“No, I’m staying with Mayff.” The little girl pouted.

Great, now the kid was going to have a tantrum. A crummy ending to a crummy day. “I’m going also.” Maeve stood up. Her leaving would prevent the tears and there was
no reason left to stay.

“Are you going home?” Blue eyes darker than Birger’s looked up at her without blinking.

Home? Was her sterile, lifeless apartment a home? “Yeah.” It didn’t feel like the truth.

“Ohhh,” a small thumb slipped into her mouth.

“Natty, don’t suck your thumb.” The mom pulled her hand away. “You’re a big girl now. Big girls don’t suck their thumbs and please stop bothering the nice lady.” Maeve was spared an apologetic glance.

“It’s okay.” She turned towards the door. Her hand was again tugged. “Yeah?”

“Do angels live in Heaven, Mayff?”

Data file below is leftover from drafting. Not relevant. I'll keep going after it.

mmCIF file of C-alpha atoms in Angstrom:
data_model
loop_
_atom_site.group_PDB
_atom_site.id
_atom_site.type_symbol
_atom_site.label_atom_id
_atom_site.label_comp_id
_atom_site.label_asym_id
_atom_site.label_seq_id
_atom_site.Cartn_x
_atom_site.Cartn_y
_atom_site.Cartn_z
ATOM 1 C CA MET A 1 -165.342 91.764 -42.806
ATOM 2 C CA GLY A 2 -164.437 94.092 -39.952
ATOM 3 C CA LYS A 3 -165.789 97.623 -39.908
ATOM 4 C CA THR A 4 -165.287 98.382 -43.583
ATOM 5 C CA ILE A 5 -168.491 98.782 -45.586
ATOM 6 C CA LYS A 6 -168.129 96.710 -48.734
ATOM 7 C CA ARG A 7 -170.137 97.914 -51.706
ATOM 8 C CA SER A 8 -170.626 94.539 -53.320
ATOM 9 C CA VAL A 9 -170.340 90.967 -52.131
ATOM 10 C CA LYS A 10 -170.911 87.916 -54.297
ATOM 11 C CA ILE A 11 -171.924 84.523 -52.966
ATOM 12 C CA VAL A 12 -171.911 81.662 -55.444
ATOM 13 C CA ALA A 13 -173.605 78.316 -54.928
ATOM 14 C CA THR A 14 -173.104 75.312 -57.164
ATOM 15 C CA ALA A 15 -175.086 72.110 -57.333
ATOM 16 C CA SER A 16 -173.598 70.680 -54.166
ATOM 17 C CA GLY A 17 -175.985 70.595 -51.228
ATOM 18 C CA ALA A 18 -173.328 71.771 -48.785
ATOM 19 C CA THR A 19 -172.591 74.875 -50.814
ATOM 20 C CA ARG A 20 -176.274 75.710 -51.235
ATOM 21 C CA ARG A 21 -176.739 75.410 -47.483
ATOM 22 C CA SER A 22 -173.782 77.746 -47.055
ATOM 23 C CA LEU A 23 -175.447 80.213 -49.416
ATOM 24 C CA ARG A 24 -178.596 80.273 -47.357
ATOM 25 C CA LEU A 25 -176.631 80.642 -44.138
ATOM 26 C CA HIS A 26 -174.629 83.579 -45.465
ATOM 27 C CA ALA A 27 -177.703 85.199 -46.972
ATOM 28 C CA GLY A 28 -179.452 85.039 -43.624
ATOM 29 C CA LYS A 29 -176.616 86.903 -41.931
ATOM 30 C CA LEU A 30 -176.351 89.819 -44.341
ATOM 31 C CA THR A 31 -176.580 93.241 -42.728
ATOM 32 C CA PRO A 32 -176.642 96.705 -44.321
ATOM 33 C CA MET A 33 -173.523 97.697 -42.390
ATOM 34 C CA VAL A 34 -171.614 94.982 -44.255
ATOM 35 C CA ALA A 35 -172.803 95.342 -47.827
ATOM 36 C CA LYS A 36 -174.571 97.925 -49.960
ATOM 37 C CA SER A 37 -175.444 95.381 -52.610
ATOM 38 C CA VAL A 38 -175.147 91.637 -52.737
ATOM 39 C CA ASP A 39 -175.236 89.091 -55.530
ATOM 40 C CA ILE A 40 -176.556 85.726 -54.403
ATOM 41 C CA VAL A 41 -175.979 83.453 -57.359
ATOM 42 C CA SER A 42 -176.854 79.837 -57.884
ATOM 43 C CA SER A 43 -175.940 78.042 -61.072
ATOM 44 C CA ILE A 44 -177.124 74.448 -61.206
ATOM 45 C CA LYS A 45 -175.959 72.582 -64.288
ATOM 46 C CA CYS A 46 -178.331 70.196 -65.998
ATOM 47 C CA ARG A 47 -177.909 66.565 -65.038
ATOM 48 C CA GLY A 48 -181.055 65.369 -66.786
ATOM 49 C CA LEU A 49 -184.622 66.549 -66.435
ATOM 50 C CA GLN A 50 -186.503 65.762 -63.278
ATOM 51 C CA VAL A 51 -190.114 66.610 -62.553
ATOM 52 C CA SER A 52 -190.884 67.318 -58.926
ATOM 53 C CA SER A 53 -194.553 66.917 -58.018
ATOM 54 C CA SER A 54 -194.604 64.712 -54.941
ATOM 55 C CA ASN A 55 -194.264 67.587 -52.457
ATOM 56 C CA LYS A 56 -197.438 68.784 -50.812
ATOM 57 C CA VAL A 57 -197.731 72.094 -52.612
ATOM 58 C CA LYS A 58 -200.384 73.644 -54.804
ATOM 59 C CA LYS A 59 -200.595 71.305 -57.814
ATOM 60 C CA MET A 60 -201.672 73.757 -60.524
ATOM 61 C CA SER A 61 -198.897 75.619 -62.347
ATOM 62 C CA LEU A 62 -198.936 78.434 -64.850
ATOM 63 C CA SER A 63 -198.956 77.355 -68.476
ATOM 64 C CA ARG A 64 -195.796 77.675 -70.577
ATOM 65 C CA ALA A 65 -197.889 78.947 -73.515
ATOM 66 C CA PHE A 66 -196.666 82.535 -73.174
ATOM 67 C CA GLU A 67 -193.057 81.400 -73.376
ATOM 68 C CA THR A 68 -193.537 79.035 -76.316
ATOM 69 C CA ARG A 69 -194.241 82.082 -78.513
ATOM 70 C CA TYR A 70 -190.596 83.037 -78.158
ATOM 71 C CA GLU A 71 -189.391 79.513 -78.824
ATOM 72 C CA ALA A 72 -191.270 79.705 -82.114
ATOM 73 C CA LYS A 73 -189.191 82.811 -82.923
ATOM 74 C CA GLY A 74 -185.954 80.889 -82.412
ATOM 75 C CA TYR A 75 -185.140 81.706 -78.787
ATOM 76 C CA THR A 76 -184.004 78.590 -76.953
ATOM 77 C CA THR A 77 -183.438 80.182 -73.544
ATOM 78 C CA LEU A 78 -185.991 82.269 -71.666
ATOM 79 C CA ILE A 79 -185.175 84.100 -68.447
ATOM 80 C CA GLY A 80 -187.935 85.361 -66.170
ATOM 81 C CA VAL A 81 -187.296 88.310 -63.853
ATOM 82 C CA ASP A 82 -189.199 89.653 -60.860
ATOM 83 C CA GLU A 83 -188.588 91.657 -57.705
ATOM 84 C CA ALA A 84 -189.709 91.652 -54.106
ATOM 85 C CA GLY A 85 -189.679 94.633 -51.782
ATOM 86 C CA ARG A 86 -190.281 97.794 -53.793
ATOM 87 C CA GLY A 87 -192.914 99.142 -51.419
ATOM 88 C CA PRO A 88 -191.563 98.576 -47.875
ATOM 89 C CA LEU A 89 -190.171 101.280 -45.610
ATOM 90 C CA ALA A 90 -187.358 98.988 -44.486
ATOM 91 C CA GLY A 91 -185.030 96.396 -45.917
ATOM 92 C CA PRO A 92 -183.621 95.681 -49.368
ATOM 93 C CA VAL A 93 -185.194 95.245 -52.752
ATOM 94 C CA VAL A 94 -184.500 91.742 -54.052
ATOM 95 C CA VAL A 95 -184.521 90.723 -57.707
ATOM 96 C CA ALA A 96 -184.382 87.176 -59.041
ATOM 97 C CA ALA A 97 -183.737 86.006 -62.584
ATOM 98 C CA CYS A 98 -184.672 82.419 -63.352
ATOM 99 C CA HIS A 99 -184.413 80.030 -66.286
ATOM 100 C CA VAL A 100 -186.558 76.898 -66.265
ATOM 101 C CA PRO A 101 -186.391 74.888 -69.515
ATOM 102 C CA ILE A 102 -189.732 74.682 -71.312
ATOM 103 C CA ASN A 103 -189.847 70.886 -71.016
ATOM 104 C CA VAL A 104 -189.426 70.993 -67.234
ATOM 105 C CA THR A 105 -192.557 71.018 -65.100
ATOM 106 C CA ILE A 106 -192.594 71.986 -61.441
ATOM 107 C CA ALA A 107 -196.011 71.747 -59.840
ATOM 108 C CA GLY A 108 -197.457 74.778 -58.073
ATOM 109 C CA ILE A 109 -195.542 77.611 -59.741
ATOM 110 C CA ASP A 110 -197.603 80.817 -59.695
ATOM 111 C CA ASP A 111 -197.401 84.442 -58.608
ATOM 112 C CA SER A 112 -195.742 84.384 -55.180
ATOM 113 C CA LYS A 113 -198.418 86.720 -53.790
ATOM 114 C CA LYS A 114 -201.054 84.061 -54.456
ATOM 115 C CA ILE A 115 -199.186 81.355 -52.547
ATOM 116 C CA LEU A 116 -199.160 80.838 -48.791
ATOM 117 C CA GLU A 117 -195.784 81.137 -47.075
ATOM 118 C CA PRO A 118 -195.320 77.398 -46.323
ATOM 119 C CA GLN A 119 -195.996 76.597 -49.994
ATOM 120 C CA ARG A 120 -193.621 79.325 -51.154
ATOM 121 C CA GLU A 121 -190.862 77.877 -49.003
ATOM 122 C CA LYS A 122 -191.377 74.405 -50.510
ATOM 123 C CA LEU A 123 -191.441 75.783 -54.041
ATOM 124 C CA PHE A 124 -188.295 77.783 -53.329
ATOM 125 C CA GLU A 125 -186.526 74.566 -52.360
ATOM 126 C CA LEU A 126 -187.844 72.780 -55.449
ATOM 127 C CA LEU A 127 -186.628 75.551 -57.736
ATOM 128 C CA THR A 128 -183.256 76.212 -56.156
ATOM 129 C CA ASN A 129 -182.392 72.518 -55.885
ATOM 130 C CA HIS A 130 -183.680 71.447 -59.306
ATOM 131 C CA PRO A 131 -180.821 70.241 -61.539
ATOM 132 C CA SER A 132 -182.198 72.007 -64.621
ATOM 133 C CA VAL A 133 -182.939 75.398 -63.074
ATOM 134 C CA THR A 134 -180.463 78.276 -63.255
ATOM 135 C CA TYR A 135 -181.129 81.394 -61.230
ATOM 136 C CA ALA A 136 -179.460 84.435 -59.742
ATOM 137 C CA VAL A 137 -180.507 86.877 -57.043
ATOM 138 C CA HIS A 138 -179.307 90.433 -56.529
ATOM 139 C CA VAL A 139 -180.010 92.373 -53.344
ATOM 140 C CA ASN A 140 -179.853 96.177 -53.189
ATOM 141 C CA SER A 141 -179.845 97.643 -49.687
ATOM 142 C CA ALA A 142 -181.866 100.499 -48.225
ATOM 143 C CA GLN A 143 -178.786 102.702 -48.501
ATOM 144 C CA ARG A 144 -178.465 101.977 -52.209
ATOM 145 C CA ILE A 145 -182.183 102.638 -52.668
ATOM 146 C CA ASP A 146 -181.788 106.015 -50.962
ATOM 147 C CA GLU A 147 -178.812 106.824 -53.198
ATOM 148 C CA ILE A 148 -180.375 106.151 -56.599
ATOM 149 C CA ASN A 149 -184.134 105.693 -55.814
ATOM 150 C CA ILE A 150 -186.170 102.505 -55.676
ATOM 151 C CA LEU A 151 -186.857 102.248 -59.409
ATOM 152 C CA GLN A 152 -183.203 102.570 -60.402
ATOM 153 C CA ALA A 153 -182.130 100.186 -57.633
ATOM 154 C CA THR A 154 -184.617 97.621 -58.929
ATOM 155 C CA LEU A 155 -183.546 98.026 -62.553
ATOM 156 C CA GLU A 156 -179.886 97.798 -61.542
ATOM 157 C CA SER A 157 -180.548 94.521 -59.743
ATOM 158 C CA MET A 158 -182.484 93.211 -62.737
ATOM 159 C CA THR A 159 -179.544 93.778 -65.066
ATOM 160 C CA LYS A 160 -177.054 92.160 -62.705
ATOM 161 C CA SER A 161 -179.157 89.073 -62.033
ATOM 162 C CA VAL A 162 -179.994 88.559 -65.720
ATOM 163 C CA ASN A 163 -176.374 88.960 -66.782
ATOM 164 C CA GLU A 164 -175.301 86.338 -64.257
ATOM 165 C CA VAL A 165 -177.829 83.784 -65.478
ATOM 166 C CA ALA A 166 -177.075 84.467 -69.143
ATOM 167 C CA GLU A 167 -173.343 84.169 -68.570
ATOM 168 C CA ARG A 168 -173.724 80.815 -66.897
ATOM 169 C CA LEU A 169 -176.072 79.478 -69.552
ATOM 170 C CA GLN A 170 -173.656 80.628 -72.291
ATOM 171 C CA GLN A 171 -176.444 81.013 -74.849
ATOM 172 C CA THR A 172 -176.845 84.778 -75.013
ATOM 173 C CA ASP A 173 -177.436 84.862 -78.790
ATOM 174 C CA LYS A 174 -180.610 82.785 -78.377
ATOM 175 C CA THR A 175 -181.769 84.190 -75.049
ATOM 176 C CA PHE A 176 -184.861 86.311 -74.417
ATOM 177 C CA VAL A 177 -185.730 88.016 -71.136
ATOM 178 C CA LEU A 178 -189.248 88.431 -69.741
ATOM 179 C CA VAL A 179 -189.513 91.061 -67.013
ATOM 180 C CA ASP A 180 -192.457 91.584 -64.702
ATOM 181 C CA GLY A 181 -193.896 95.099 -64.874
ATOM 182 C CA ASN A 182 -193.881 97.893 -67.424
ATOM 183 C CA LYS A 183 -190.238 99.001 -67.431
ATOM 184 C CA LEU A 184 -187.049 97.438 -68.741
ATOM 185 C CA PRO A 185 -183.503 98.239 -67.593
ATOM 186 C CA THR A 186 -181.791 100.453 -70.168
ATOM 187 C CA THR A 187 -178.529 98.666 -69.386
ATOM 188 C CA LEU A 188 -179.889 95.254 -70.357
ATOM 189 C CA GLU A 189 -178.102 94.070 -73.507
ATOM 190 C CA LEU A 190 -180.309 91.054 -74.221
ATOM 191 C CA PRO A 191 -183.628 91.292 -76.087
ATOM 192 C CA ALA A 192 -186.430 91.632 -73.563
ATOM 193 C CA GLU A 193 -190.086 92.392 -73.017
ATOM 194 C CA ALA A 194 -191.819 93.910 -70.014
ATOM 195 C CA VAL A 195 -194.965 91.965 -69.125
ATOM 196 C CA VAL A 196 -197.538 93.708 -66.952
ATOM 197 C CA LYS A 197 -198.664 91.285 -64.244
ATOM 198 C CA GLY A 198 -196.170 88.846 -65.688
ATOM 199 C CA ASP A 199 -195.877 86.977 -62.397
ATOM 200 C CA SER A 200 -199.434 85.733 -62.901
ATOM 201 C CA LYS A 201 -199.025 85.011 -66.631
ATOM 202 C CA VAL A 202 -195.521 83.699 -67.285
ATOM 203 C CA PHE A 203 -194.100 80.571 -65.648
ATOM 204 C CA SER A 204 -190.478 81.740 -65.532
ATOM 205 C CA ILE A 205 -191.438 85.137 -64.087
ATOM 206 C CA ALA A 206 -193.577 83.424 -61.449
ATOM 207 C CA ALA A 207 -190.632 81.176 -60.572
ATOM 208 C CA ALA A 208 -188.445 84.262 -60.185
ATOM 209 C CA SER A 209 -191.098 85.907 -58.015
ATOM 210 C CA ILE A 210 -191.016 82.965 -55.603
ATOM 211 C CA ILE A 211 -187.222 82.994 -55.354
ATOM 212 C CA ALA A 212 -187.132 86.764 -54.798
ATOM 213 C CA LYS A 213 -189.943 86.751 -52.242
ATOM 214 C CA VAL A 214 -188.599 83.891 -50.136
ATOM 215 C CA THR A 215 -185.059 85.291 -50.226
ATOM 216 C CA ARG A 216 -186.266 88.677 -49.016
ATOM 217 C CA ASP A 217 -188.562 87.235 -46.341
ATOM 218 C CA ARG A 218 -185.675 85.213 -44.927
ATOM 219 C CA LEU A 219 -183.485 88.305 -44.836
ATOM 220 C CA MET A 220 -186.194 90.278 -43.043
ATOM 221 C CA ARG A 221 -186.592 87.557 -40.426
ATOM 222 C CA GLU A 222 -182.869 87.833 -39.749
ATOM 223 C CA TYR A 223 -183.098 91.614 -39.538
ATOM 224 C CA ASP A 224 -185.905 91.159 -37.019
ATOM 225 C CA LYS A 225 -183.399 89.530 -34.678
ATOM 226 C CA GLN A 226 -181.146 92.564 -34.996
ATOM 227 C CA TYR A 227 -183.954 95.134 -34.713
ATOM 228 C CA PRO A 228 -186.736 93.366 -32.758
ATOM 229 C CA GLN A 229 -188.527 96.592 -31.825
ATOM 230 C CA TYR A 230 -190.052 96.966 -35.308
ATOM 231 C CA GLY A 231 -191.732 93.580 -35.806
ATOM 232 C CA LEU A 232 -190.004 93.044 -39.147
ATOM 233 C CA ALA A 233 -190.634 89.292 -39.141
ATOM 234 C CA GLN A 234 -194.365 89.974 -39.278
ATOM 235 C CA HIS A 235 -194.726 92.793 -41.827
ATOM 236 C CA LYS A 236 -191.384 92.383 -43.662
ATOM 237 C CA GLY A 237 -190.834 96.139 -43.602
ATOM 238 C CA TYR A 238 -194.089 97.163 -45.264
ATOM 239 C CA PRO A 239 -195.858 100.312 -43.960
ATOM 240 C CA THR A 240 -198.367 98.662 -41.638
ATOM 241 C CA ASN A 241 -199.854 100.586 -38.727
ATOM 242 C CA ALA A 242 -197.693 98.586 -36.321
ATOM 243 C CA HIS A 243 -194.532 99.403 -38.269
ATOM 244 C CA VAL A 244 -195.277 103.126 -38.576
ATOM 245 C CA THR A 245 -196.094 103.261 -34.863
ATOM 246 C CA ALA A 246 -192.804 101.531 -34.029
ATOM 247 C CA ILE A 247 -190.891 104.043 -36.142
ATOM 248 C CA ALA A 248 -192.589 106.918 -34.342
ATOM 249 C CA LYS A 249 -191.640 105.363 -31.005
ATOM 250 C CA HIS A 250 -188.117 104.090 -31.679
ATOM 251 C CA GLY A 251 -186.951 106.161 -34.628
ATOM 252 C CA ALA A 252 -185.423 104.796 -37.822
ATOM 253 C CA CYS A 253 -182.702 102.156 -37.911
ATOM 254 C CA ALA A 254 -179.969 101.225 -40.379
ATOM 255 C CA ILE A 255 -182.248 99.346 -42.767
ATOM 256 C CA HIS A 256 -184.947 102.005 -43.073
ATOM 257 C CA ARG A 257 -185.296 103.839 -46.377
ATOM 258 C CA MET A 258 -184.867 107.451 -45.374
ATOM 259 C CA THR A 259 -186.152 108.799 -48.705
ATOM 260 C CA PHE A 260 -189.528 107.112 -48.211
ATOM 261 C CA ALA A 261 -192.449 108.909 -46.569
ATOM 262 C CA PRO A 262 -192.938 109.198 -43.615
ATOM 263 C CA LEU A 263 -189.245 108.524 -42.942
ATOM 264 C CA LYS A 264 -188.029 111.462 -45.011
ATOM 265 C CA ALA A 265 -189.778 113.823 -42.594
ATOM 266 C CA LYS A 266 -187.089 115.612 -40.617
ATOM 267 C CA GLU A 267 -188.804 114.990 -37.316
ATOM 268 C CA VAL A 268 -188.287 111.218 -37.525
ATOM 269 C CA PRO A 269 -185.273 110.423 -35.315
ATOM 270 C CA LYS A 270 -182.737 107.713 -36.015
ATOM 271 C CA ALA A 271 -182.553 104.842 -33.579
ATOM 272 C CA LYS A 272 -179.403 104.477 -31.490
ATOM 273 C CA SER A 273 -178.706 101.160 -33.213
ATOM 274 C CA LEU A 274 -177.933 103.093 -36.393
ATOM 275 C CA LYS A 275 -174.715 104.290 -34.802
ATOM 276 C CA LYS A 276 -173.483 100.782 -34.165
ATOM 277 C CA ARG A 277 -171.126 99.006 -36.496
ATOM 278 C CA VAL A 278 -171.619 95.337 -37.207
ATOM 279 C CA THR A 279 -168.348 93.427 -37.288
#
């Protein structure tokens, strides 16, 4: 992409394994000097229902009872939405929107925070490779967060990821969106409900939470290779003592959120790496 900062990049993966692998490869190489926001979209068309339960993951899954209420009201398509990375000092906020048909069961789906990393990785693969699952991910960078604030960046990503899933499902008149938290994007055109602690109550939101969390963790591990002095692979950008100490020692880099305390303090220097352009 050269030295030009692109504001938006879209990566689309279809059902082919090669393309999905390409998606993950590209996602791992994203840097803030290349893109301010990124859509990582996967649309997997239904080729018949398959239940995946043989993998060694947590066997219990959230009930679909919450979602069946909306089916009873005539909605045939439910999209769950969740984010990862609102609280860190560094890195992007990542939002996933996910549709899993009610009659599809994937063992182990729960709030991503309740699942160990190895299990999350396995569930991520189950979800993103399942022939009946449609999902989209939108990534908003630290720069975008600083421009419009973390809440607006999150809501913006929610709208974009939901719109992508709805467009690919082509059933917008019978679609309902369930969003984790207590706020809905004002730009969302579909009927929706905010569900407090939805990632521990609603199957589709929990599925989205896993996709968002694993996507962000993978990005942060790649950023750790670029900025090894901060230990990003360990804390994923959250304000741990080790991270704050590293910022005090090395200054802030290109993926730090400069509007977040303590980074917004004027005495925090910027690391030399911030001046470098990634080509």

Maeve shifted her black pumps. “I suppose.” She felt awkward talking about the afterlife to another person’s kid, but it was logical that if she believed in angels and she believed in Heaven, she’d believe that angels lived in Heaven.

“Is Granduncle in Heaven?” The girl’s innocent question pierced Maeve’s thick skin. Tough ol' Birger in Heaven. White robes and wings. The thought was ridiculous.

“Is he, Mayff?” A tiny head tilted, a perfect imitation of her elders.

Natty was waiting for an answer. Maeve glanced at the woman and got a sad nod of confirmation.


A little forehead scrunched in thought. “Then you should go too.”

“Natty!” The woman was aghast at the straight talking.

“No, she’s right.” Maeve didn’t look up. Kids had a talent for calling it the way it was. She should go. She didn’t belong here, even a five year old could see that, “I’m leaving.”

~ * ~

She was a damn good actress, that freckle-faced gold digger; Hagen Rayner shot a glance across the table. Although he knew her mercenary heart must have been disappointed, she faked a convincing expression of gratitude upon hearing of the few worthless trinkets Uncle Birger had left her.